A complicated double murder case - one in which a car child-safety lock helped lead to a conviction - came to a close yesterday when the second of two defendants was sentenced to prison.
Latrel Brown, 28, of 915 East Bancroft St., who had become a witness for the prosecution in the trial of his former codefendant, was given a seven-year prison sentence by Lucas County Common Pleas Court Judge James Jensen.
Though Brown didn't pull the trigger in the Sept. 19 shootings, he brokered a drug transaction between one of the two victims, Juan Ybarra, 24, and Tyrone Johnson, 28. Johnson was given a life sentence Tuesday for two counts of aggravated murder following a week-long trial.
In exchange for Brown's testimony against Johnson and his guilty plea, prosecutors dropped the aggravated murder charge against him. He was sentenced to four years for robbery, with an additional three years for a gun specification.
The second victim, Tammy Cappelletty, 30, was the driver of the Pontiac Bonneville inside which the murders occurred. Ms. Cappelletty and Mr. Ybarra, both of Toledo, had been shot in the head by someone in the rear seat.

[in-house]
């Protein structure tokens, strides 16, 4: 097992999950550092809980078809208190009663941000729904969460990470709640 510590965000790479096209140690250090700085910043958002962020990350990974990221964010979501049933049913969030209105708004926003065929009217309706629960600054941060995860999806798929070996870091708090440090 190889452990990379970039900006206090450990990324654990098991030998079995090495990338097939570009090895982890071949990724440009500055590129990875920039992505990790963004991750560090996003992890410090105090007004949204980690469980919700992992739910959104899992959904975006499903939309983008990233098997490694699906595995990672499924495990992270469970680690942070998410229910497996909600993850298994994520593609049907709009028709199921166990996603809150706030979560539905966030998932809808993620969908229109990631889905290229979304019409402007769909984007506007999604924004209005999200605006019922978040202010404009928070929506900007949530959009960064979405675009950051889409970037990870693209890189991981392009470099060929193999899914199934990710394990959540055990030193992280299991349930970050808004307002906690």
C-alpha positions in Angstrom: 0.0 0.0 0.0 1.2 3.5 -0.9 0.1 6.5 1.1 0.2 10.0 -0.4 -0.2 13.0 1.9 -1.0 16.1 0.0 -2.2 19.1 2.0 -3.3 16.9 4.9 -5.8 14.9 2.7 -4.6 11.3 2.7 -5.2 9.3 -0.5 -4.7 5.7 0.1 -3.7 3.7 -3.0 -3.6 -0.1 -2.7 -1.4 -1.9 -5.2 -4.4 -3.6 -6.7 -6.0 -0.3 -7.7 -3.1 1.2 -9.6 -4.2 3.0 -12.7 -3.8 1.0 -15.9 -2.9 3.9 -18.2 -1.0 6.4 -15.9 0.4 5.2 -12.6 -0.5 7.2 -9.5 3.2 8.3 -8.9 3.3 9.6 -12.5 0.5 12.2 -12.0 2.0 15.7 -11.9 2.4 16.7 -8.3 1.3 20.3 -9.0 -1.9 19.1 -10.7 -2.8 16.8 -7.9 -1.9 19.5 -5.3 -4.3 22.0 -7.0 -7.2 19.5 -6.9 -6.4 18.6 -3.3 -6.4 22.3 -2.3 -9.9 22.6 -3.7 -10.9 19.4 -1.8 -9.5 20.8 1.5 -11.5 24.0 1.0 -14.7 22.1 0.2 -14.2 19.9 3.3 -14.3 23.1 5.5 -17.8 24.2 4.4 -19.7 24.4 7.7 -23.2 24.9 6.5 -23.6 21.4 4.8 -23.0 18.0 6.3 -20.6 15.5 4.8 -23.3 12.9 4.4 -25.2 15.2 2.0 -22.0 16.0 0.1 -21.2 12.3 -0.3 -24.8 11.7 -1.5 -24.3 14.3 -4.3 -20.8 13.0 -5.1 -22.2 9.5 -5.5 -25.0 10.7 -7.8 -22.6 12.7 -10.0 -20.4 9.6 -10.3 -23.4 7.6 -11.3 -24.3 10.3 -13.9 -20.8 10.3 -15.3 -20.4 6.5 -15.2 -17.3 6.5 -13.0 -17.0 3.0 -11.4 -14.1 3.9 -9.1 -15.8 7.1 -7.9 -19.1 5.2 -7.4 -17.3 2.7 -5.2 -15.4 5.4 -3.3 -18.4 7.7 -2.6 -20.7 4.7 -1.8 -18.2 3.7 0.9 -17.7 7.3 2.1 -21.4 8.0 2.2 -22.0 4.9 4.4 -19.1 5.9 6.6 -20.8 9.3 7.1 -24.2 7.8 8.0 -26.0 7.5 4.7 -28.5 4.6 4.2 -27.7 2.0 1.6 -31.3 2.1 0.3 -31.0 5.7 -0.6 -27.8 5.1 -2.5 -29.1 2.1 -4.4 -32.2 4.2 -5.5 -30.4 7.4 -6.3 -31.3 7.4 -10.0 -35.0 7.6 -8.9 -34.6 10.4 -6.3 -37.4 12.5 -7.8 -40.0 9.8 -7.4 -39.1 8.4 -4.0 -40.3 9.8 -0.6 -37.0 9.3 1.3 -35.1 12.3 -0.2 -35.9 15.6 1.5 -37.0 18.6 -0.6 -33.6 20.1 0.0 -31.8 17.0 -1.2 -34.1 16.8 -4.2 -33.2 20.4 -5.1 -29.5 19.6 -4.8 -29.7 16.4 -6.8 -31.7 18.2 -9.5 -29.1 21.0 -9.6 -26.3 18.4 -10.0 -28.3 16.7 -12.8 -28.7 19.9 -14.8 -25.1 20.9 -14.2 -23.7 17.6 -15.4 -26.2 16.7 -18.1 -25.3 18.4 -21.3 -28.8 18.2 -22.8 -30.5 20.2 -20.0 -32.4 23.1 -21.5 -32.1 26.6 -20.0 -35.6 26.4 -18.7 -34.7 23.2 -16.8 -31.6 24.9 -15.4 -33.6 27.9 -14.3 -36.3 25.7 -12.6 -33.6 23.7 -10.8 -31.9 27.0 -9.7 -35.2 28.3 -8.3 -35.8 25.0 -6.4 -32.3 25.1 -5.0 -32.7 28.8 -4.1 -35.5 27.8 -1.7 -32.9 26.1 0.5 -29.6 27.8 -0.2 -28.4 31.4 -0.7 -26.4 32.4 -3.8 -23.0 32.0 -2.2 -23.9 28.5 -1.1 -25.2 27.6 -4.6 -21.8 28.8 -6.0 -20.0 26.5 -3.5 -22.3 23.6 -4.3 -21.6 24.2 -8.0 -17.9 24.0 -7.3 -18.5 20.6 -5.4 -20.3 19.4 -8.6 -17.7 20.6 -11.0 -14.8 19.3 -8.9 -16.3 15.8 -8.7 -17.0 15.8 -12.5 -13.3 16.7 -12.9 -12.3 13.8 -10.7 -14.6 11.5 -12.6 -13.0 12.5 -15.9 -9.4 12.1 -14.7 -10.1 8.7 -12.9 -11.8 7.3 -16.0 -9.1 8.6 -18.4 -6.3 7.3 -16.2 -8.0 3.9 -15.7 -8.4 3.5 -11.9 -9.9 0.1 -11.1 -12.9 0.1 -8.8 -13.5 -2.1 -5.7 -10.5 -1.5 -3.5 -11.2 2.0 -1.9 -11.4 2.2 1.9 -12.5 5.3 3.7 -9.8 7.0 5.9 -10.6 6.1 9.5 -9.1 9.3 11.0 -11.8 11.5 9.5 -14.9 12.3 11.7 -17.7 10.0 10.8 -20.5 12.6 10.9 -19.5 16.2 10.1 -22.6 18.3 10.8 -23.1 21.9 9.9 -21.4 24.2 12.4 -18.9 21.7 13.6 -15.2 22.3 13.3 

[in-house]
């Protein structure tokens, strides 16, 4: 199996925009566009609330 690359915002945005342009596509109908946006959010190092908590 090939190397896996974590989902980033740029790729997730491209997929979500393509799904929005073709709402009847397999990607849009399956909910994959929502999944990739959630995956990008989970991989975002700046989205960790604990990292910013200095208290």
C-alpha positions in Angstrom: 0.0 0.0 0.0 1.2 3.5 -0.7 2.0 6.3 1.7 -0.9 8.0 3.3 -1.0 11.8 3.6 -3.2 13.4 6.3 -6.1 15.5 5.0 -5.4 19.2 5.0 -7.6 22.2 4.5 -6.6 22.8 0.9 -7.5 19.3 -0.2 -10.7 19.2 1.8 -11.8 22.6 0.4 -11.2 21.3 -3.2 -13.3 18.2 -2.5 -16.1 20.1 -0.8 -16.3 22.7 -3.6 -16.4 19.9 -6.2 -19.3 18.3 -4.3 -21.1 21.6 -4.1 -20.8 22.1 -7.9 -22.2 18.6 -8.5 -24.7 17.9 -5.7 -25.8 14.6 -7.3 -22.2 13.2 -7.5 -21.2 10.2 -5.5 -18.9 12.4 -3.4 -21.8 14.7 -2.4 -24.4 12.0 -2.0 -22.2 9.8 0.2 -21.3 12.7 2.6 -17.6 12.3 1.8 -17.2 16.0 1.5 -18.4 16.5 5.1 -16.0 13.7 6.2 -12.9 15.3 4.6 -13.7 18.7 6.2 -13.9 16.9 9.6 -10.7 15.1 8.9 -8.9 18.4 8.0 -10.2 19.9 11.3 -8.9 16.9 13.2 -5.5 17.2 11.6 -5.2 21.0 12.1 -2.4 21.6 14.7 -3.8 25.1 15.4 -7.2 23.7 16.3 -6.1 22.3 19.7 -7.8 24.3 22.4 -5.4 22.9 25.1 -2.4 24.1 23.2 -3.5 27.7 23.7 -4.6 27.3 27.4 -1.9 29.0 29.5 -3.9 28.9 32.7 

Yesterday's sentencing brought to a close an excruciating process for family members on all sides. Afterward, Mrs. Cappelletty's husband, Anthony, said the "last piece of the puzzle, at least as far as the court process," had fallen into place.
"There's no such thing as 'closure,' because there will always be a hole for us," he said. Though he was "satisfied" with the court process, he and others said they would have liked Brown to have received a longer sentence, or more.
"He should have been hung. He was there," said Sue Chase, Ms. Cappelletty's mother.
The double murder near Baker and Locust streets began as a sale of 4 1/2 ounces of powdered cocaine between Johnson and Mr. Ybarra.
During the trial, Johnson's defense attorneys claimed that Brown was the shooter and that Johnson had cowered in the back seat during the murders.
But Johnson earlier told police that he had sat behind the passenger-side seat - critical information because the rear door on that side was child-safety locked and couldn't be opened from inside the car, said John Thebes, Brown's defense attorney.
Witnesses told police the second man fleeing from the rear door on the driver's side was the gunman - statements backed by forensics. That made Johnson the gunman because he was second to emerge from the car, Mr. Thebes said.
Yesterday, he noted that Brown's testimony had put Johnson, a double murderer with a long rap sheet, behind bars.
"There needs to be an acknowledgement that a monster has been taken off the streets, probably because my client testified against him," Mr. Thebes said.
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